db-to-php: The new “intelligent” PHP database framework


What is exactly db-to-php

Before I answer that question, let’s look shortly at the different types of database frameworks.

The database frameworks are divided in two main categories:

  • ORM (object relational mapping), ex: Doctrine
  • Active Record, ex: Eloquent by Laravel

db-to-php was created with the intention of being in neither of them, but just as a tool which can be incrementally integrated to represent database tables in code, giving the user the full flexibility on decisions such as how to connect to the database, how to write, save etc.

This changed with the new feature branch, in which I decided to start offering ORM functionalities. There is an Entity Manager that will be offered out of the box, and entities will also track the state of the changes.

That means that you will be able to save, delete, update entities very easily like in any other ORM, and also updates will be very fast due to updating only the changed fields. (Dirty fields are tracked in entities).

So what does db-to-php does exactly and why should you use it ?

db-to-php does:

  1. Generate entities for each table specified.
  2. Generate entity factories for each table specified.
  3. A basic Entity Manager (started implementing the ORM pattern in the feature branch). Entities track changes, and can be saved and updated. During updates, only the changed fields are updated.
  4. Use the generated factories for unit tests and seeding dummy data.

When should you use it?

You can use it in any project as long as it is well defined. This tool is a must for projects that need high quality, proper testing, and reduce the level of possible errors.

Type hinting, strongly formalizing database tables into classes are the strongest points against other frameworks like for example Eloquent.

In Eloquent nothing would prevent a developer from trying to access a non-existing column in a database. The fields are accessed dynamically, and no one knows what fields are available.

In db-to-php,  the editor of choice would suggest properly the available fields, as they are methods or properties (depending on your settings) of the generated class.

Why I created db-to-php

While there are many PHP database frameworks out there, I found none of them to have the following functionalities:

  • automatically generates the corresponding entity classes based on a table schema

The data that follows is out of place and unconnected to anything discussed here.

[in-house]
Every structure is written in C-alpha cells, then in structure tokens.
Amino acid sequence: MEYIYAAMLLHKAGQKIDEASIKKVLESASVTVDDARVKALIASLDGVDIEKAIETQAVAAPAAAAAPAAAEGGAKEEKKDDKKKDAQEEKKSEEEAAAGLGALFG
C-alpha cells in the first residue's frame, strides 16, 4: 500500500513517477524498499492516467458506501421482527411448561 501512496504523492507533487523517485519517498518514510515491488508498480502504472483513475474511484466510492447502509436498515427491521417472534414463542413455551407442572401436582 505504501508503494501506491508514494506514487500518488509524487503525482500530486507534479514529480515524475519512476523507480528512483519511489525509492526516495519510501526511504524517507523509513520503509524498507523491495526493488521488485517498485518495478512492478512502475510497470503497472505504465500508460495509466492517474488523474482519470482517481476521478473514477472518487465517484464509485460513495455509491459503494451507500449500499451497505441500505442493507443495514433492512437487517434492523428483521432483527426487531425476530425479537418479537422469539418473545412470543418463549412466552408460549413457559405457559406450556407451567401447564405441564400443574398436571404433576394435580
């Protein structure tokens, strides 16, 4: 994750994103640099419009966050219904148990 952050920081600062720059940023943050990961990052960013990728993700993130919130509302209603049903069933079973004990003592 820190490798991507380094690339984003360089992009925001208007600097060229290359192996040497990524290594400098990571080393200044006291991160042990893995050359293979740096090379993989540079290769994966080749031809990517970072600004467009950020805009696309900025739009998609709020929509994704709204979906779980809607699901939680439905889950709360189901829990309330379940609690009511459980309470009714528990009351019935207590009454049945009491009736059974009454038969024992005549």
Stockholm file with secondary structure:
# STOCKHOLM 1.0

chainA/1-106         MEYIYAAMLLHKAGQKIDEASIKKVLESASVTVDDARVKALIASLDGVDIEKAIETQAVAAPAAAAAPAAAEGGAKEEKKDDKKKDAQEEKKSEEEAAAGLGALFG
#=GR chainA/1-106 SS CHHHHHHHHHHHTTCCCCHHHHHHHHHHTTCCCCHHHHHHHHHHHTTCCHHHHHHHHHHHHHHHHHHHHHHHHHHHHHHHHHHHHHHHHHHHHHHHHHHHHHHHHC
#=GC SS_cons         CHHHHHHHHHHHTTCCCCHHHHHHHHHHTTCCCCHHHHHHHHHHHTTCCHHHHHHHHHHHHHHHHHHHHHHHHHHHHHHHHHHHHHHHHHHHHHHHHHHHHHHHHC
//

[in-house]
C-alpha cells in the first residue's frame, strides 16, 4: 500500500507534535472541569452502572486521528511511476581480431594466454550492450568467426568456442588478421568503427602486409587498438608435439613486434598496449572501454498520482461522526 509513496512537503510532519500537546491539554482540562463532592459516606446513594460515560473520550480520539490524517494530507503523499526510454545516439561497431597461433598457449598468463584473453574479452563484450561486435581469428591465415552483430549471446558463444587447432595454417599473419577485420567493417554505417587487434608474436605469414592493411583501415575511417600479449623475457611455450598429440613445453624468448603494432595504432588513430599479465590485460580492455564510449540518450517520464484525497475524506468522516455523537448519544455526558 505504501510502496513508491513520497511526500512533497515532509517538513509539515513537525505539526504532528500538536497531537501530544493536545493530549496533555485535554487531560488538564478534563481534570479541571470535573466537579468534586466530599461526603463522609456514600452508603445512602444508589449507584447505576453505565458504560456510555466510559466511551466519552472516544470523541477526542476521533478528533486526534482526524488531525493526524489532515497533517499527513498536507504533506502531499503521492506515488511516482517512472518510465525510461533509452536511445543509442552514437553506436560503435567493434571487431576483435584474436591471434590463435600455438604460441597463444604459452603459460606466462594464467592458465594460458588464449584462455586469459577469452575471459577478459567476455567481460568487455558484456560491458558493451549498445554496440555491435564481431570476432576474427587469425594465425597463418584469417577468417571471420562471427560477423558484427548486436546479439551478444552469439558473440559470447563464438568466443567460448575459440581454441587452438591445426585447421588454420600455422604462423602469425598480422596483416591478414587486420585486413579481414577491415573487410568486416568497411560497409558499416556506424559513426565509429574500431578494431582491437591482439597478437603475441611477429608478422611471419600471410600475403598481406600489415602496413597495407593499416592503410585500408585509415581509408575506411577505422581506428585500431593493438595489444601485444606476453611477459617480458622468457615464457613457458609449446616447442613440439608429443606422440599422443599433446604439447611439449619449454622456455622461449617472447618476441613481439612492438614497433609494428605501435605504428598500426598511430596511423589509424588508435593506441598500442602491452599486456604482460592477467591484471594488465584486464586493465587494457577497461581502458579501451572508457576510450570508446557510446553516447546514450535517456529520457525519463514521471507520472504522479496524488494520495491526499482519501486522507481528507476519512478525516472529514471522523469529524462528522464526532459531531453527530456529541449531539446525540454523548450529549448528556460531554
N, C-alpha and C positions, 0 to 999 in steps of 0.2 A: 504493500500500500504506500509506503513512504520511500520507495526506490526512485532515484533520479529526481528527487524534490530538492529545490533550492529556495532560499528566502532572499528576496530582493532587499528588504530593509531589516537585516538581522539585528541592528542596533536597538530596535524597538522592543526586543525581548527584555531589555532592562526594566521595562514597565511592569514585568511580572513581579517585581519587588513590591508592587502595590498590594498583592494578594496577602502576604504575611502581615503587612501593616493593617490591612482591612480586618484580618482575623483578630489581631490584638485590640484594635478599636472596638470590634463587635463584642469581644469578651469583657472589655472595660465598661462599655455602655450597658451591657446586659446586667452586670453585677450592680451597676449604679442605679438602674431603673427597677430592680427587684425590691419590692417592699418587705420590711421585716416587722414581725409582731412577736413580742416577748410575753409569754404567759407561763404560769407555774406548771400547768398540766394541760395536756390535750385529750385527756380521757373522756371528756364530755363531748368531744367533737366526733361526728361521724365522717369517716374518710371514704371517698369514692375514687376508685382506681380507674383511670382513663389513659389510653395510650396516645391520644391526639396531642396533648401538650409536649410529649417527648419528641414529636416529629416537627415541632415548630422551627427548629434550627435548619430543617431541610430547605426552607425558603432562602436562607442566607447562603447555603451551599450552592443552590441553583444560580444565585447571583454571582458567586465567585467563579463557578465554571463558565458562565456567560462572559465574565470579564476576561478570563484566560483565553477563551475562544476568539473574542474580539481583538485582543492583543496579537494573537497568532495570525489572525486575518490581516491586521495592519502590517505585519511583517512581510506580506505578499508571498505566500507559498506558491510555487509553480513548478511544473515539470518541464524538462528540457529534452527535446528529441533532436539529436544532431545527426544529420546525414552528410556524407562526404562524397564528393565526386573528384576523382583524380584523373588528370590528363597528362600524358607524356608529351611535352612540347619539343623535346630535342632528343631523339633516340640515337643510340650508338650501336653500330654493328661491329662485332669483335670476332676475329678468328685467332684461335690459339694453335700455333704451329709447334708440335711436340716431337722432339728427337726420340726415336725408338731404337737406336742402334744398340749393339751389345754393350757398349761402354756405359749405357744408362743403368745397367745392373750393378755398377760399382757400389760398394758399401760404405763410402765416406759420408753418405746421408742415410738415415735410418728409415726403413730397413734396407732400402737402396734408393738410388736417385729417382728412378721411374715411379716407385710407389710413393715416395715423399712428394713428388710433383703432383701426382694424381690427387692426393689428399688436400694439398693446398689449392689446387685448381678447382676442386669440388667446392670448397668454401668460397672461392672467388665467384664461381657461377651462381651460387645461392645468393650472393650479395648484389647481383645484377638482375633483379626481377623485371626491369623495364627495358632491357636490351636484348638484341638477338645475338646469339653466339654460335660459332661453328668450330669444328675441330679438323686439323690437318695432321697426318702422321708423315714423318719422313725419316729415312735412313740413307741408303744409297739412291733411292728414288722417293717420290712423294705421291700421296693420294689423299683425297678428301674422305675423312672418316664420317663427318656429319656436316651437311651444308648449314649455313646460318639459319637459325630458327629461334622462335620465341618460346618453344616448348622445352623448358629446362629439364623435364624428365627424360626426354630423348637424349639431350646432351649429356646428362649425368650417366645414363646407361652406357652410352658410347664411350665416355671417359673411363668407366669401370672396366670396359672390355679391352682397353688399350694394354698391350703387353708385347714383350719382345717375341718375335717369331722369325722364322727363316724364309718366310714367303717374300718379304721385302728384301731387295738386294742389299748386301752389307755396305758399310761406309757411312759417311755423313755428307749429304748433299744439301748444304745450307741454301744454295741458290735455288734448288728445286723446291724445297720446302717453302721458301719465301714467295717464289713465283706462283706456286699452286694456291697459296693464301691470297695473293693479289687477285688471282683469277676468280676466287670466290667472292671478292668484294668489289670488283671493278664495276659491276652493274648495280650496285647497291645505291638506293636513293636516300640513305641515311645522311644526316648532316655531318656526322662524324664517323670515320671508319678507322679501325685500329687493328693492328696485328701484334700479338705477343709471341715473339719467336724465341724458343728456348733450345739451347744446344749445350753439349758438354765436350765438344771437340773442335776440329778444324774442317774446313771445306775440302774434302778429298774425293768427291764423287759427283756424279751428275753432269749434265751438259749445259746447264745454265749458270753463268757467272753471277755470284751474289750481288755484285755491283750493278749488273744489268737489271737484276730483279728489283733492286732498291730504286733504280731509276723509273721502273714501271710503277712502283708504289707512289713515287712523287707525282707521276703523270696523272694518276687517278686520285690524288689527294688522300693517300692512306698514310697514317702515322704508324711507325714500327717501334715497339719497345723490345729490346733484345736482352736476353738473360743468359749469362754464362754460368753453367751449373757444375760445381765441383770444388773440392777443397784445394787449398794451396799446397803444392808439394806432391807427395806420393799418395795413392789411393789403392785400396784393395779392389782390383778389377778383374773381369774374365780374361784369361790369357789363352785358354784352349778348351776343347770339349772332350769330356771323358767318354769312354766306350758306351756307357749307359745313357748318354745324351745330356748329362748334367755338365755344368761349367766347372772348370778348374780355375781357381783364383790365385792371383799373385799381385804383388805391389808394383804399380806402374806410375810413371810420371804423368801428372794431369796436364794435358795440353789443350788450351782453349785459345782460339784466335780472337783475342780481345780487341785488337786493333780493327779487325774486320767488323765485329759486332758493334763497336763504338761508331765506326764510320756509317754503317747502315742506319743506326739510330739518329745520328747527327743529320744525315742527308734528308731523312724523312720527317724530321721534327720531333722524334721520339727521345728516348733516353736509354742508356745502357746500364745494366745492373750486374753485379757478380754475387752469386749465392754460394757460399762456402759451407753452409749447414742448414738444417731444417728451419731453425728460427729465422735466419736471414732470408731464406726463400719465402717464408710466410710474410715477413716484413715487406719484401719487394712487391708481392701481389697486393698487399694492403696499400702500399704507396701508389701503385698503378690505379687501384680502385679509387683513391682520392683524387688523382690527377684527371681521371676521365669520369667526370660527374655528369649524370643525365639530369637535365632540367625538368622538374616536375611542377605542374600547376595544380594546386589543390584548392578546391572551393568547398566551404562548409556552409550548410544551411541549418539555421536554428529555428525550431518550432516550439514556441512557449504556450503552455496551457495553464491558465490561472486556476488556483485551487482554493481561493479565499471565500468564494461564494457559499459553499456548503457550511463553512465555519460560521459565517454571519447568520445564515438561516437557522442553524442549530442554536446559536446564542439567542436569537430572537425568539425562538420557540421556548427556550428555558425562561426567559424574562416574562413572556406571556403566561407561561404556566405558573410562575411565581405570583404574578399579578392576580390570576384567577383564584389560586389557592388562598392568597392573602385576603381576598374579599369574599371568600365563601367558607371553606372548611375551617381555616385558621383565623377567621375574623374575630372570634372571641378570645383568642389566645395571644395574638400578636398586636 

• determine the field types correctly
  • generate factories, which can create random data correctly depending on the type for each table column, and objects of the generated entities

And then I decided to create db-to-php.

If you come from a .NET background, db-to-php does what LINQ TO SQL does, aside from the active record functionality.

Example of entity creation

Let’s see a simple example of entity generation. Suppose we have the table with the following MySQL definition:

After running the  command

the following entity is generated at the location specified in the config file:

As can be seen above, the field types are detected, type hints are used, and annotations are filled properly. The settings can be changed in the configuration files according to your generation preferences.

A full manual is located at the Github page of the library, at db-to-php.

Example of entity factory creation

Let’s see another example, in which we generate an entity factory.

The table schema is the same as in the example of entity generation.

After running

the following entity factory is generated:

The generated data respects strictly the field types of the database table schema.

Not only the types, but also the lengths (int4, int8, etc) and special types are detected (year, date, etc).

The common use cases of entity factories are:

  1. Used for simplifying unit tests. Instead of mocking any method of your entities, you can auto generate an entity via the static make method, and override only the necessary fields.
  2. Can be used for generating seed data and populating a database with articles, posts etc.

For a full documentation on how to install and use the framework, check its Github page: db-to-php.

Thank you for reading. I would like you to leave your comments below with suggestions, critics and any insight you might have.

And of course, I would be glad if you would want to contribute.